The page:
In the United States, the richest 400 people own more collective wealth than the bottom 150 million. As historian and writer Gar Alperovitz puts it, this is quite literally medieval. America's distribution of wealth is controlled by corporations and the extremely wealthy—if there is to be real social change, this gaping inequality needs to be addressed and radically altered. The people need to take the pain of the laborers affected by politicians such as Governor Scott Walker and unite around this as something to replace with progressive reforms.
Civil disobedience is a transformation of consciousness, a sudden revelation that something new must be done. It is the knowledge that there are two options: disrupt and change the system or remain silent in the face of injustice. Right now, civil disobedience is emerging from the anti-war and environmental movements in significant ways, most notably around opposition to the proposed Keystone XL tar sands pipeline.
It's easy to subscribe to the belief that America doesn't have enough resources for everyone to enjoy a high standard of living. But Cheri Honkala, one of the leading figures in the movement against poverty, said at the Liberty Tree Foundation's Democracy Convention in Madison, Wisconsin that this is a false message.
Attendees of the Democracy Convention in Madison in late August were treated to panels on a host of different issues, from democratic media to racial inequality. The Center for Media and Democracy was one of the sponsors of the convention, and our own Lisa Graves and Brendan Fischeraddressed democracy activists.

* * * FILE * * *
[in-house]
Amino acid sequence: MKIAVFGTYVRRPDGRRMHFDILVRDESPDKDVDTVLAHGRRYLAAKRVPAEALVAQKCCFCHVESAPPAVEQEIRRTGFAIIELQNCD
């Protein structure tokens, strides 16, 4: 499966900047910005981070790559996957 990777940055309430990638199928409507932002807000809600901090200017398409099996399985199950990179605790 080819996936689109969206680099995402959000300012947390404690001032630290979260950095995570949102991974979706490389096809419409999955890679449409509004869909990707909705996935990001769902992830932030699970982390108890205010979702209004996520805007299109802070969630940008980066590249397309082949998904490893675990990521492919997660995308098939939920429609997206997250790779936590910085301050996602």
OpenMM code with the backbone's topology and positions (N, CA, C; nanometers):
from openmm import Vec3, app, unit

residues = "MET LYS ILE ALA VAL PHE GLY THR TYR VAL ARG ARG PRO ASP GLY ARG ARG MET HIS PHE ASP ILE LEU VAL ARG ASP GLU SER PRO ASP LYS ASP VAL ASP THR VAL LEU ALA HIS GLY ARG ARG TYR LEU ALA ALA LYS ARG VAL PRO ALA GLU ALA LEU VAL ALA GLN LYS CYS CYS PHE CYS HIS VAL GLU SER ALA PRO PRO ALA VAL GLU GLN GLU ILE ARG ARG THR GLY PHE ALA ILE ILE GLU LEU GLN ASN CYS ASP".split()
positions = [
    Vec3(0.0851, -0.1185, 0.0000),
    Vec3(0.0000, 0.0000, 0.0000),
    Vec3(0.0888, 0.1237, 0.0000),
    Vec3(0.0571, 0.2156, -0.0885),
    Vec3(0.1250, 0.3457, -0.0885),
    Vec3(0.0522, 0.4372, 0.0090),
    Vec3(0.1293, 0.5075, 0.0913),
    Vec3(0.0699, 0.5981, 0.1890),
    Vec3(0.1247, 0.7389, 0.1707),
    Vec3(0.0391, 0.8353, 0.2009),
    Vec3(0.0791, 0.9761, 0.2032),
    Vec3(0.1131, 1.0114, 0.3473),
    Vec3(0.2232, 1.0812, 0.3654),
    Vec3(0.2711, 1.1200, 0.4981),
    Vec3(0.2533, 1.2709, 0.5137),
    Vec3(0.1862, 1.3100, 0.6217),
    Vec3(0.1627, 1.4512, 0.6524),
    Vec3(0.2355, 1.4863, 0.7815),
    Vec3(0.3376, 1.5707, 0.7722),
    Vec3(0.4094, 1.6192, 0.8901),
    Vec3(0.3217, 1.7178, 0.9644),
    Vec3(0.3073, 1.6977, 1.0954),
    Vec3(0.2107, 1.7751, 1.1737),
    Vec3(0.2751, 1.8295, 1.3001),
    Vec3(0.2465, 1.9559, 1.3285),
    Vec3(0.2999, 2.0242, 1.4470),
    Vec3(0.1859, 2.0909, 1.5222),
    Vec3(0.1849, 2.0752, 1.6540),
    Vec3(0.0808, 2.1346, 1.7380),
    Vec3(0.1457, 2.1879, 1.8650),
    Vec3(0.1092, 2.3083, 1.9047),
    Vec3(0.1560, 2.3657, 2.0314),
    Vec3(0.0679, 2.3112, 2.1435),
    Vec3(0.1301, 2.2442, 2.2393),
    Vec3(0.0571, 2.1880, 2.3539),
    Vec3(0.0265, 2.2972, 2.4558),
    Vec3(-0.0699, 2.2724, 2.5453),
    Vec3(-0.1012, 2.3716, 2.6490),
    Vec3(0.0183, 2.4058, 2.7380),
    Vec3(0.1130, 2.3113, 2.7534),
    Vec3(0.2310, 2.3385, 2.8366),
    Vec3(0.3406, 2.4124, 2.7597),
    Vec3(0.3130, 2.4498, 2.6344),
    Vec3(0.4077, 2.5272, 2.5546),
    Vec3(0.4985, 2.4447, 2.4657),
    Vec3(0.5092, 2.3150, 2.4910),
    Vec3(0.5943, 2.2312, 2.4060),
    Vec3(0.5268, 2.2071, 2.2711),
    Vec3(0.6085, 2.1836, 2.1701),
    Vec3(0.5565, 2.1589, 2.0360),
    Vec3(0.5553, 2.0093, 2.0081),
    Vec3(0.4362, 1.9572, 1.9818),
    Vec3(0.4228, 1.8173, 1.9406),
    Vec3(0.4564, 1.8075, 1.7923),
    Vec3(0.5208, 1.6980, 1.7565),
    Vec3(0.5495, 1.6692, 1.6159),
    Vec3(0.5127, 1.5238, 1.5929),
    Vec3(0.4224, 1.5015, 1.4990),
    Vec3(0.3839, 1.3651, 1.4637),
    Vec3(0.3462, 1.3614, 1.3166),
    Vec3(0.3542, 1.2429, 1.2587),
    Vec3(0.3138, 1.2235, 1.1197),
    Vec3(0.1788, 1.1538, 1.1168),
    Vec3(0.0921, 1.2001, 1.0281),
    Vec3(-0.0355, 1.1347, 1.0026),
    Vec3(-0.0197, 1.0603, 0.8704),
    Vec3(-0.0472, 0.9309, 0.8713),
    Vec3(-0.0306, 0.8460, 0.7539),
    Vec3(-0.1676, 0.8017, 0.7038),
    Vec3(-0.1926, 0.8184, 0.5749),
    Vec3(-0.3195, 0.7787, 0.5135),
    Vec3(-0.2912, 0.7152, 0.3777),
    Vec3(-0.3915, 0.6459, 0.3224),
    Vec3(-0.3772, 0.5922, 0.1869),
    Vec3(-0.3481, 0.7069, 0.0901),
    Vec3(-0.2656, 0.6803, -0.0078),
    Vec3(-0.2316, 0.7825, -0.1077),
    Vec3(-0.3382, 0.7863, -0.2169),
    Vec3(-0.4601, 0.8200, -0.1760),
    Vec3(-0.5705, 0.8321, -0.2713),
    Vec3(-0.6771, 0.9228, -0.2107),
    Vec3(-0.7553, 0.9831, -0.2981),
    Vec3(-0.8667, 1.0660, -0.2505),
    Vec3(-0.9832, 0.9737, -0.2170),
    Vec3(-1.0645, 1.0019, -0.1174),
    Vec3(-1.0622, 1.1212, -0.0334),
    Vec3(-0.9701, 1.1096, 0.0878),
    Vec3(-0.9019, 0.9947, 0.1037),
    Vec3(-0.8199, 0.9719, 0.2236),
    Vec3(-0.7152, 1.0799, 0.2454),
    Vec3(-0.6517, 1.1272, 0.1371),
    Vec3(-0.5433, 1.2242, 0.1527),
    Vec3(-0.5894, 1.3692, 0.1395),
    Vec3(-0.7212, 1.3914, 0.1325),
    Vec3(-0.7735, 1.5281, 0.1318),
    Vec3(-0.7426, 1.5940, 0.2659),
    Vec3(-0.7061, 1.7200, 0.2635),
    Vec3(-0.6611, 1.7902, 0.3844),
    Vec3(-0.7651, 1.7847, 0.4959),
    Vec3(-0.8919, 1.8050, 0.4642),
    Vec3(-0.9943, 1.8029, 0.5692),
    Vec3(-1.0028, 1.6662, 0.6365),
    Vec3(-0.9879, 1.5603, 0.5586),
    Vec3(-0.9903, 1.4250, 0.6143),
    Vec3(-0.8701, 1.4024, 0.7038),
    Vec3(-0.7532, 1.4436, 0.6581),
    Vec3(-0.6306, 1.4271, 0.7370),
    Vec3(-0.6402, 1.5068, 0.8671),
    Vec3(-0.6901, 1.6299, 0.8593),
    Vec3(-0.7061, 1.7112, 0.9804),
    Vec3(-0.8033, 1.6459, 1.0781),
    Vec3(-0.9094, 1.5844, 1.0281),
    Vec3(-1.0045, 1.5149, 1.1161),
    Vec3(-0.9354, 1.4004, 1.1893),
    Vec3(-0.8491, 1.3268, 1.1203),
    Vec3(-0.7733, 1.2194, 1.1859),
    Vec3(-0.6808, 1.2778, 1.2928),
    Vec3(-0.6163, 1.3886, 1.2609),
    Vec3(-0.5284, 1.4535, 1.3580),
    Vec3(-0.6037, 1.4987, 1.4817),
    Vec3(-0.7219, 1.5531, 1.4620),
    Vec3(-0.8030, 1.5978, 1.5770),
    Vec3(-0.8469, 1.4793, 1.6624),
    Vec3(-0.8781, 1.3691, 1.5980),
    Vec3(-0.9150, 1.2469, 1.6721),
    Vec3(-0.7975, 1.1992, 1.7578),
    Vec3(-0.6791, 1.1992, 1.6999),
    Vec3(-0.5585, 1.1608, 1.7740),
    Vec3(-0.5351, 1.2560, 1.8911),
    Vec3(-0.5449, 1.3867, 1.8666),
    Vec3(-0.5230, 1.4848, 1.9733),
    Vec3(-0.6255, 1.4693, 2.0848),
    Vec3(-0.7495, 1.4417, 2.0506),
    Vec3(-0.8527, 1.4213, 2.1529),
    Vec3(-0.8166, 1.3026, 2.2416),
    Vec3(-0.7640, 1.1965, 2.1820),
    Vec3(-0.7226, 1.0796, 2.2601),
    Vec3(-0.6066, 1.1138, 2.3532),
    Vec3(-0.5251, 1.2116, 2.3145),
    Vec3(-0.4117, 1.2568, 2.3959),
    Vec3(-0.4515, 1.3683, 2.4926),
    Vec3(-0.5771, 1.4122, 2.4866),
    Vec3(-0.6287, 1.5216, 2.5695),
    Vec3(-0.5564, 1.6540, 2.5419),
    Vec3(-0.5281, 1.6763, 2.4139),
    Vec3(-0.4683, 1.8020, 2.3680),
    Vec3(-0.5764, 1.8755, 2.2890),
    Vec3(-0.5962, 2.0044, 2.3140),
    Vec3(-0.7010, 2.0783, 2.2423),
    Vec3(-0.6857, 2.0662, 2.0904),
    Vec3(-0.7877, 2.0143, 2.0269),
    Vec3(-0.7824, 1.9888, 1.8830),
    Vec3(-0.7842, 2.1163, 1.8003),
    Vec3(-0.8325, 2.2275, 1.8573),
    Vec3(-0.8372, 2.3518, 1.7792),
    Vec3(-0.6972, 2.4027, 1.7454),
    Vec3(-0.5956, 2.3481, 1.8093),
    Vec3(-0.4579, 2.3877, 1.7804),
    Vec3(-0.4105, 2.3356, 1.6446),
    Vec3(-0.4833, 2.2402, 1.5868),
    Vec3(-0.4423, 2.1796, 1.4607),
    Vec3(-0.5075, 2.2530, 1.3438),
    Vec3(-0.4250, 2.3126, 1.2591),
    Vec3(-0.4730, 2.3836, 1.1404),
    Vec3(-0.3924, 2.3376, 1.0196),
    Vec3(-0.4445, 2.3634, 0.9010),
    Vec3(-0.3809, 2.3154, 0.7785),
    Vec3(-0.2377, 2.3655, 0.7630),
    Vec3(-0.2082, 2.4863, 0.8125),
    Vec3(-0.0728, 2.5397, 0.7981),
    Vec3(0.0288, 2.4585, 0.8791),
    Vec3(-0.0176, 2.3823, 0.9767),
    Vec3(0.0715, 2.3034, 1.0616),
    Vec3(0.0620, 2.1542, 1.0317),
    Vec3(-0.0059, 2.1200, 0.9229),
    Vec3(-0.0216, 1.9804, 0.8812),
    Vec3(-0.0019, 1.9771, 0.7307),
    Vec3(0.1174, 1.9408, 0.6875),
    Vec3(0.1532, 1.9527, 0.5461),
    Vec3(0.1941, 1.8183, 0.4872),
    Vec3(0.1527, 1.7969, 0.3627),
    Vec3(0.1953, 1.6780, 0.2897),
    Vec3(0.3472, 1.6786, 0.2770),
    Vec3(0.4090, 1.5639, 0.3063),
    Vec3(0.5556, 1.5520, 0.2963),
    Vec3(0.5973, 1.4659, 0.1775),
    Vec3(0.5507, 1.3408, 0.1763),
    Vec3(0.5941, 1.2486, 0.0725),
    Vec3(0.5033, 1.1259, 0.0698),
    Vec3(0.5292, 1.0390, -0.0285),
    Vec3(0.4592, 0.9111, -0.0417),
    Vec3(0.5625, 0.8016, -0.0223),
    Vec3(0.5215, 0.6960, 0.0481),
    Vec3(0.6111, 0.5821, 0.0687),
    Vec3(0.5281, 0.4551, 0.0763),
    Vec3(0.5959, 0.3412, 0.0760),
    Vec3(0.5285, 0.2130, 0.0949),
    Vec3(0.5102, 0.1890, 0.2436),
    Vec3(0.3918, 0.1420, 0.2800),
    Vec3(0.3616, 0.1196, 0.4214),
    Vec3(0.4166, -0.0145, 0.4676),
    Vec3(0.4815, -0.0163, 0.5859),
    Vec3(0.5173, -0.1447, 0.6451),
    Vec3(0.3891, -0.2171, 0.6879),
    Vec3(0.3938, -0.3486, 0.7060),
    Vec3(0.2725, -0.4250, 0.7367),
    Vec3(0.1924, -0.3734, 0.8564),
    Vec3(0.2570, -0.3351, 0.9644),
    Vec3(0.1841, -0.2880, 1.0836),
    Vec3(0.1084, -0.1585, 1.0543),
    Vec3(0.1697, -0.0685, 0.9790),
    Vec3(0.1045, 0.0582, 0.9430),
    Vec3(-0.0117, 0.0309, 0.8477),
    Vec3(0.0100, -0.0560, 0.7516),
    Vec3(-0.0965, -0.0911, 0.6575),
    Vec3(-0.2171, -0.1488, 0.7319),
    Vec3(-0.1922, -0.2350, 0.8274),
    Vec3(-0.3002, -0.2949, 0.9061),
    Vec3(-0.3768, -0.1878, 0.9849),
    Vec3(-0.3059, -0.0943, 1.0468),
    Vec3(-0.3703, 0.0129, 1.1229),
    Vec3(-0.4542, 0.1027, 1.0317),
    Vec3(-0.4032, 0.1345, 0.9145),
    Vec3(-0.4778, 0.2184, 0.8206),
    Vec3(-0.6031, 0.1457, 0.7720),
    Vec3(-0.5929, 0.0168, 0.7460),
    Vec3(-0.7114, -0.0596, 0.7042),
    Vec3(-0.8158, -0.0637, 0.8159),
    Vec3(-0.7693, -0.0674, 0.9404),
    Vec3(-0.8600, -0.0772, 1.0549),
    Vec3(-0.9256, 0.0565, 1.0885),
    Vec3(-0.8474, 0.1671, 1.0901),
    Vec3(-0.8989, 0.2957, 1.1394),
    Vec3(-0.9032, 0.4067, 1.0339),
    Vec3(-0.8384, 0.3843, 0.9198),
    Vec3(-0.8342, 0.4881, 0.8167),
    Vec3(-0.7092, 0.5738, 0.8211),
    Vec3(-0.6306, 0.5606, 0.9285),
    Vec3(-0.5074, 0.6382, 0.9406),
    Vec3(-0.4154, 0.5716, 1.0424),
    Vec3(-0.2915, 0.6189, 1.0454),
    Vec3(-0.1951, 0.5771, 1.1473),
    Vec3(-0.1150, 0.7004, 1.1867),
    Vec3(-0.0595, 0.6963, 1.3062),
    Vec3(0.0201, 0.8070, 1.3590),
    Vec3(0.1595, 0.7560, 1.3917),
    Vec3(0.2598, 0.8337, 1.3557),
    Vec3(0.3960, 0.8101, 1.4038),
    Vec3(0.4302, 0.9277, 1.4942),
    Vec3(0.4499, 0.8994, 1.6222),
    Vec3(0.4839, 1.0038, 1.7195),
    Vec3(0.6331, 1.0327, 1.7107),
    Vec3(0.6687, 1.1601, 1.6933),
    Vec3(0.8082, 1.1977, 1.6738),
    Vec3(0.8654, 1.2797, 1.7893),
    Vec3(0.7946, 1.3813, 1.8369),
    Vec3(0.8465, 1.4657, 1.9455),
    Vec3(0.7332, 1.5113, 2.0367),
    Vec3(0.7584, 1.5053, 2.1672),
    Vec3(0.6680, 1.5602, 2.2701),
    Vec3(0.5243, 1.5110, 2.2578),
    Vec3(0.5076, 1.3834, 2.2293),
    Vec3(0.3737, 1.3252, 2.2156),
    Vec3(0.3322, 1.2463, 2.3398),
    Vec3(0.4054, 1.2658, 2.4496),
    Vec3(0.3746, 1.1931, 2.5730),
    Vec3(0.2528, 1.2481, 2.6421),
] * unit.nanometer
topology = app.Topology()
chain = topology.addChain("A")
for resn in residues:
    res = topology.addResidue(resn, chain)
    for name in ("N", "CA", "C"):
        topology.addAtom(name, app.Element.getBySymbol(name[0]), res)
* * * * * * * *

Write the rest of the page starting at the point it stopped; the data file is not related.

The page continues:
For some, there wasn’t a better venue for America’s first Democracy Convention than the in-your-face capitol of local democracy, Madison, Wisconsin — a state with a long history of progressive sensibilities. Earlier this years thousands of protesters converged upon the capitol in response to Gov. Scott Walker and the Republican legislative majority’s decision to end collective bargaining for public employees — a fight that is not over and one leading to a test of Walker’s reelection capability.
Clad in a tiara, long dress and sash reading "Do You Miss Democracy?" Mary Zepernick approached a table at the Memorial Union Terrace Saturday night with a question clearly on her mind. "Do you miss democracy?" she asked the group. "I do."
It was a bit of street theater, Zepernick, 71, explained the next day in a phone interview. "It's a way to catch the attention of people, to just shake up their minds a little."
Say what you want about Take Back the Land-Madison, whose members have occupied a handful of foreclosed properties to protest public policies that put families out on the street. Their tactics are audacious, if nothing else. It's a brand of activism with the power to rally the allies and antagonize opponents.
Labor supporters go from the streets and into breakout sessions at the Democracy Convention in Madison. Mayor Paul Soglin kicked off the event reflecting on this year’s massive protests and continued fight against changes by Governor Walker and the Republican majority. He says until then the public was not paying enough attention.
“We cannot rest and assume that others are going to take care of our society,” says Soglin.
There may be no other convention where you can learn about the history of civil disobedience, go to a class called Organizing 101, and discuss how to make a general strike succeed.
The first ever Democracy Convention will be held in Madison Wednesday through Sunday.